Thursday, 10 September 2020

Puzzle 350 Sudoku

So before I really get started, I wanted to draw the attention of my dearest readers to a really remarkable puzzle I've come across in the last day or two, courtesy of 胡蒙汀(Hu Meng Ting) from China.  I'd probably give this one an 8/10 for difficulty on my scale.

Scanraid rates this as a diabolical grade puzzle requiring all sorts of fiddly techniques to get through.  But it is also rendered much easier by a quick application of the so-called Phistomefel's theorem.  This, to the best of my knowledge, is first discussed here.  It's also been picked up and popularised by various cracking the cryptic videos, which I am too lazy to link to but I'm sure all my dearest readers are either already familiar with or else can find for themselves.

For various reasons, Hu's puzzle does not seem to getting the attention I believe it deserves in the logic masters community.  To me, this seems to be the first instance of a puzzle that really makes good use of the solving technique.  Previous versions of puzzles that have attempted to incorporate it have always had equivalent shortcuts using much easier solving techniques, and people had speculated whether this was of any practical solving interest.  Now we know!

Reading on in this thread I was pleasantly surprised to see a generalisation of the theory by Fred Stalder, which is well worth reading as well.

This will also help with another really remarkable puzzle, also courtesy of courtesy of 胡蒙汀(Hu Meng Ting).  This one easily gets a 10/10 for difficulty, and maybe even an 11 for the sheer genius of the puzzle

This one is unsolvable by scanraid, and is certainly not easy even when you are armed with both the theory, and the equally remarkable thread of hints to get you going - there is a lot of work to do to get through this puzzle, but it is just about doable.  I find this fascinating as what it really means is we are now shining a light on some of the hidden complexities underlying the structure of sudoku.  

Anyhow, I am very grateful to cdwg2000 for sharing these puzzles and the theory and I shall certainly keep an eye out for anything else that they share, hoping that they haven't been discouraged too much.

All this talk of new and exciting theory has also made me a little bit nostalgic.  I am going to offer up nothing related to this particular subject (although I'd invite my dearest readers to take another look at one of the classics on the 2020 edition of the UK Sudoku Championship if you're interested).  Instead I feel like I've got a pretty nice execution of an idea that once upon a time was done to death.  Enjoy!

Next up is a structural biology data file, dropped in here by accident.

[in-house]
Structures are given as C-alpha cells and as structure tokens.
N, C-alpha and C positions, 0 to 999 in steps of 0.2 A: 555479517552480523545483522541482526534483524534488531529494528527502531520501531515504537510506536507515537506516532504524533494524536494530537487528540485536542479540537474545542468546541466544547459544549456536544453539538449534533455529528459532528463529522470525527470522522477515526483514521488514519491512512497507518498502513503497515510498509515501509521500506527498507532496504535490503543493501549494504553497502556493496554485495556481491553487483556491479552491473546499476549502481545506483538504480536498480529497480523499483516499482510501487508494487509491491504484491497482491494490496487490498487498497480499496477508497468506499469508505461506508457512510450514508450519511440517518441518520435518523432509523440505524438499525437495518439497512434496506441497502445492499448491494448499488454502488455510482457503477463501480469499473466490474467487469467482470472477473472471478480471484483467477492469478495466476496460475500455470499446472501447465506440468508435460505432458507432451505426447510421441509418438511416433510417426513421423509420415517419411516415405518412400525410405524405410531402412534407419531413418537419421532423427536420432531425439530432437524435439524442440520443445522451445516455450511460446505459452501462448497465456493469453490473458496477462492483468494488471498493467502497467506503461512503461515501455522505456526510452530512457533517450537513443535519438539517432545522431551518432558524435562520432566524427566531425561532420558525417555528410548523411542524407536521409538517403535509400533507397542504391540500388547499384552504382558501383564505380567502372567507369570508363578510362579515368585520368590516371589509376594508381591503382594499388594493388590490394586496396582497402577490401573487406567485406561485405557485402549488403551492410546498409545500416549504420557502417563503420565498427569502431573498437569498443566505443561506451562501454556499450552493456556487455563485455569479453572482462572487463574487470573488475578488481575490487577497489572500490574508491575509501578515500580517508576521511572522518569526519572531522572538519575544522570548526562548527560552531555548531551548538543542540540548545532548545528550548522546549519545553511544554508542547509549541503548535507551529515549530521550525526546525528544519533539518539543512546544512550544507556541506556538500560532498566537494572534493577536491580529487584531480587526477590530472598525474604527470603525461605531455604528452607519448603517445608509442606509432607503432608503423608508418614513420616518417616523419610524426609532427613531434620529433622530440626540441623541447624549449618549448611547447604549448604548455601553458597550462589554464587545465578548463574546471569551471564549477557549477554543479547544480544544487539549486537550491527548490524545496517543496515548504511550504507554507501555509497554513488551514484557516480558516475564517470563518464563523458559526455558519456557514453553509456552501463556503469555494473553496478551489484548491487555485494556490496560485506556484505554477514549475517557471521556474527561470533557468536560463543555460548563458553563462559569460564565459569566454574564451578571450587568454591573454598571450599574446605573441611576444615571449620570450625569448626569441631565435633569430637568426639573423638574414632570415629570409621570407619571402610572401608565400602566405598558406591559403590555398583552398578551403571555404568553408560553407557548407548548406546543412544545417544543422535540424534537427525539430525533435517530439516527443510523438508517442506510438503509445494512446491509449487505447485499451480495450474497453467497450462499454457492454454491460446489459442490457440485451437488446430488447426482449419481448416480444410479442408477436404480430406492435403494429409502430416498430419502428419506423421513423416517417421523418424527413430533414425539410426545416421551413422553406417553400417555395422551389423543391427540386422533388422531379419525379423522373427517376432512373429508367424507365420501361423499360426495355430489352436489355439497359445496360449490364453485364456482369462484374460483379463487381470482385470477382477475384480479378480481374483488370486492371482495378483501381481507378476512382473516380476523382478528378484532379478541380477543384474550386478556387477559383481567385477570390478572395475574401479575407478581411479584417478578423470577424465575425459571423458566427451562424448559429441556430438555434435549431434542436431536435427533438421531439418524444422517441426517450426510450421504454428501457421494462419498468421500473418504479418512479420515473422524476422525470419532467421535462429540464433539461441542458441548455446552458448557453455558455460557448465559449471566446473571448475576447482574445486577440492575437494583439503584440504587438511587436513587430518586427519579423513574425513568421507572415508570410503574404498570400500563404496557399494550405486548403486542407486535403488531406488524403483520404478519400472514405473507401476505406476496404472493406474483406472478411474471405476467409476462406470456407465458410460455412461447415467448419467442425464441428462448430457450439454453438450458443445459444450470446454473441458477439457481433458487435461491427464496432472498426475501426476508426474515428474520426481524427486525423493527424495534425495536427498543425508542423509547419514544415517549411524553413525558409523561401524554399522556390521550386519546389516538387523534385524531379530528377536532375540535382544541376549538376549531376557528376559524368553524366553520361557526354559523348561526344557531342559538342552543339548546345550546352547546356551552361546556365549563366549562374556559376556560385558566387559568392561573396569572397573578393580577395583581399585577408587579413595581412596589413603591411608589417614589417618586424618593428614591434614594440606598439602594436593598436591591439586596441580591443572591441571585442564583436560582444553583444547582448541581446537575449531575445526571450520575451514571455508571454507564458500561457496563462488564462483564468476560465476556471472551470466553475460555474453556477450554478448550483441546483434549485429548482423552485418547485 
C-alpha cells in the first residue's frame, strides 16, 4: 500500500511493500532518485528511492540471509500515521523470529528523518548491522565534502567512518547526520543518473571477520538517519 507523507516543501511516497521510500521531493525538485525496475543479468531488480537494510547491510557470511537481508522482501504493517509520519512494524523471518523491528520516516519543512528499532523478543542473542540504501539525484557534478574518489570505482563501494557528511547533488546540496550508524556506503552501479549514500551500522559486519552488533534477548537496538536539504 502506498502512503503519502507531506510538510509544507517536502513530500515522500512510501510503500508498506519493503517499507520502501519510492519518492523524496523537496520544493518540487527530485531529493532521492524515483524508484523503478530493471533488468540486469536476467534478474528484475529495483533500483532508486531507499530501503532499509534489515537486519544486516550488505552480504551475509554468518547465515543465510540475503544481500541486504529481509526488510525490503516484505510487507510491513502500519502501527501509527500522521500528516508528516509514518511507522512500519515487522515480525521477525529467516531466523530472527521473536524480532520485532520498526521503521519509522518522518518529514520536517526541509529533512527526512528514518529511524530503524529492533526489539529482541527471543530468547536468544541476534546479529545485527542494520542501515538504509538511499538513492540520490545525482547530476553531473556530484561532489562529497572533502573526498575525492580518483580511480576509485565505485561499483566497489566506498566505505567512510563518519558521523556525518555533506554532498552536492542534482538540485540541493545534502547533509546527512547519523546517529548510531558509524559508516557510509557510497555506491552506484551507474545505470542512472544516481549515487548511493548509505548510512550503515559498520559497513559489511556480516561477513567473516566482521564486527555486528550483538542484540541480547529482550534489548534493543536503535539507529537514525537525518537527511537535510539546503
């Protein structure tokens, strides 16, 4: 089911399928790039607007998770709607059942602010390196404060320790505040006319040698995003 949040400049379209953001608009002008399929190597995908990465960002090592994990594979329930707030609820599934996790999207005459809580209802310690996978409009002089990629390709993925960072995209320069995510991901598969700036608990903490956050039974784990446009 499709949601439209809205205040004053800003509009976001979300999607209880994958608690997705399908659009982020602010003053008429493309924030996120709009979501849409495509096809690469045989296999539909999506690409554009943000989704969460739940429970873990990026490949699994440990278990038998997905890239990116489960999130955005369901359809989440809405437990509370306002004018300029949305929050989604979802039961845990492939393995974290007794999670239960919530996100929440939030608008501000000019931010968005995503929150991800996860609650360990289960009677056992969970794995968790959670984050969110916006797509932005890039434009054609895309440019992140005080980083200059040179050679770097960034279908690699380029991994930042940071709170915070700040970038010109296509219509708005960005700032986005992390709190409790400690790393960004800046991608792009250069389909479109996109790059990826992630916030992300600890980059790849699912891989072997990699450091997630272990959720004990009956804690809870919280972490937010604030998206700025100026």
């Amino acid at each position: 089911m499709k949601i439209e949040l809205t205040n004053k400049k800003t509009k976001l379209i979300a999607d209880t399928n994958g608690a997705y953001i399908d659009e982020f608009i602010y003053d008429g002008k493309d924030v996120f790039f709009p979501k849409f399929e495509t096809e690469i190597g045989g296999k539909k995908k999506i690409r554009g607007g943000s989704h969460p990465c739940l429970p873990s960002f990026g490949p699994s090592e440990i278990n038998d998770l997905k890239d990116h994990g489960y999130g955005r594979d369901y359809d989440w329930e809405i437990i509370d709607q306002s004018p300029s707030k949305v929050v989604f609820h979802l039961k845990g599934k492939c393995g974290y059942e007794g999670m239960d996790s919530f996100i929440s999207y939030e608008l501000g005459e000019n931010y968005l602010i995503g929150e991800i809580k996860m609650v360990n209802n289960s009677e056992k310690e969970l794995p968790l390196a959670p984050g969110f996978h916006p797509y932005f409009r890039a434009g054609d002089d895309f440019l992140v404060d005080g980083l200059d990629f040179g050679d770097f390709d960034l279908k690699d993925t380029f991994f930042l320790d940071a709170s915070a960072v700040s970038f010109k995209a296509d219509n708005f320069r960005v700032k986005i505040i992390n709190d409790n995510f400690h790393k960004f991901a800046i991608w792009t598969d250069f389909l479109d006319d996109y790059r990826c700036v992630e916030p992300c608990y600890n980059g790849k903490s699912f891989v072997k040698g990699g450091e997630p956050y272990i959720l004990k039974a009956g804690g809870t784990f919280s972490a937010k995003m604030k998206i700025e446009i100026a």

#350 Sudoku – rated 3/10 [Easy]

Tuesday, 8 September 2020

Puzzle 349 Masyu

Here's another Masyu I've put together, because why not?  it's definitely one where some of the required techniques are starting to spill over into trial and error type things, especially if you haven't seen them before. Enjoy!
    #349 Masyu – rated 7/10 [Hard]

Sunday, 6 September 2020

Puzzle 348 Doppelblock

So once again I find myself wondering if a post is particularly well advised or not, but I've had a belly full of being made to feel bad about things.

In recent weeks I'd dabbled back on to a couple of discord servers, namely the puzzler club and cracking the cryptic.  I'm not really sure those discord servers are a particularly healthy way to have spent my time - whilst both represent some kind of community of like minded individuals, neither has given me the impression of being friendly or caring too much about individual users.  Having apparently withdrawn myself from the puzzling community a month or two back, it does feel like a mistake to have dipped my toes back in to those particular waters.

Anyhow, I found myself on the receiving end of a particularly snarky comment suggesting that I might be overestimating how interesting and useful my comments were, which seemed to me to come with an additional nasty implication that it would be better for everyone if I simply kept quiet.  Naturally I wondered if I had done something to offend this individual who had taken it upon themselves to speak on behalf of the group, but private enquiries with the individual in question bore no response beyond apparently blocking my messages.  I suppose that confirms the fact I have offended them in some way, although I'm none the wiser as to why.

This initially made me very frustrated, and in no small part angry.  And whilst this individual has succeeded in getting me to throw away logins and delete discord, and they can congratulate themselves on that, I have also taken this opportunity to see this one instance of a block, and re-raise that to a double block.  

The rules to this puzzles go something like this.  In each row and column, you need to place the numbers 1-6, and shade the other two cells.  The clues outside the grid give the sums of the numbers in cells between the two shaded cells (which maxes out at 21 for everything, and hits 0 when they are adjacent).  In other words it's similar to sandwich sudoku.  

All that's left to say to all my dearest readers who do still care in some way about what I have to say, enjoy!
    #348 Doppeblock – rated 5/10 [Medium]
All puzzles © Tom Collyer 2009-20.

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